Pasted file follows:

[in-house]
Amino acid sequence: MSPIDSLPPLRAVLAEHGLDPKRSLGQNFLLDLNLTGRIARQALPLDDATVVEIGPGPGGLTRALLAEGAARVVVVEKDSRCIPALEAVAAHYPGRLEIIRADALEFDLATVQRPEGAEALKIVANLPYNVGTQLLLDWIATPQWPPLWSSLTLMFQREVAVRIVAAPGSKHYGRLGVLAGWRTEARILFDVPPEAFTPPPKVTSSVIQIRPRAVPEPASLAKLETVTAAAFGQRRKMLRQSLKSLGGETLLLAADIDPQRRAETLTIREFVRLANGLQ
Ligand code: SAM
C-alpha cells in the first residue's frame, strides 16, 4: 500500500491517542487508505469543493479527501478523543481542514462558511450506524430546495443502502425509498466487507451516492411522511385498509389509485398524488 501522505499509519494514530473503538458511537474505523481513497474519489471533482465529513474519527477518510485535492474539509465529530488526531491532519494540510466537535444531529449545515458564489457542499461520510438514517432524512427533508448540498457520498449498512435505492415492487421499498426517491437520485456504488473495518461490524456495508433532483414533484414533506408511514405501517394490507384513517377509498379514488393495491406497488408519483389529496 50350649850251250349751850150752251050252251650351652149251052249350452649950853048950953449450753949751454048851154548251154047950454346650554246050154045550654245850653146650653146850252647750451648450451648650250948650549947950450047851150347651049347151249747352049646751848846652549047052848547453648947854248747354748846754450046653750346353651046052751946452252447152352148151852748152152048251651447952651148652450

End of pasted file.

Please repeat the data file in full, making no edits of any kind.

[in-house]
Amino acid sequence: MSPIDSLPPLRAVLAEHGLDPKRSLGQNFLLDLNLTGRIARQALPLDDATVVEIGPGPGGLTRALLAEGAARVVVVEKDSRCIPALEAVAAHYPGRLEIIRADALEFDLATVQRPEGAEALKIVANLPYNVGTQLLLDWIATPQWPPLWSSLTLMFQREVAVRIVAAPGSKHYGRLGVLAGWRTEARILFDVPPEAFTPPPKVTSSVIQIRPRAVPEPASLAKLETVTAAAFGQRRKMLRQSLKSLGGETLLLAADIDPQRRAETLTIREFVRLANGLQ
Ligand code: SAM
C-alpha cells in the first residue's frame, strides 16, 4: 500500500491517542487508505469543493479527501478523543481542514462558511450506524430546495443502502425509498466487507451516492411522511385498509389509485398524488 501522505499509519494514530473503538458511537474505523481513497474519489471533482465529513474519527477518510485535492474539509465529530488526531491532519494540510466537535444531529449545515458564489457542499461520510438514517432524512427533508448540498457520498449498512435505492415492487421499498426517491437520485456504488473495518461490524456495508433532483414533484414533506408511514405501517394490507384513517377509498379514488393495491406497488408519483389529496 50350649850251250349751850150752251050252251650351652149251052249350452649950853048950953449450753949751454048851154548251154047950454346650554246050154045550654245850653146650653146850252647750451648450451648650250948650549947950450047851150347651049347151249747352049646751848846652549047052848547453648947854248747354748846754450046653750346353651046052751946452252447152352148151852748152152048251651447952651148652450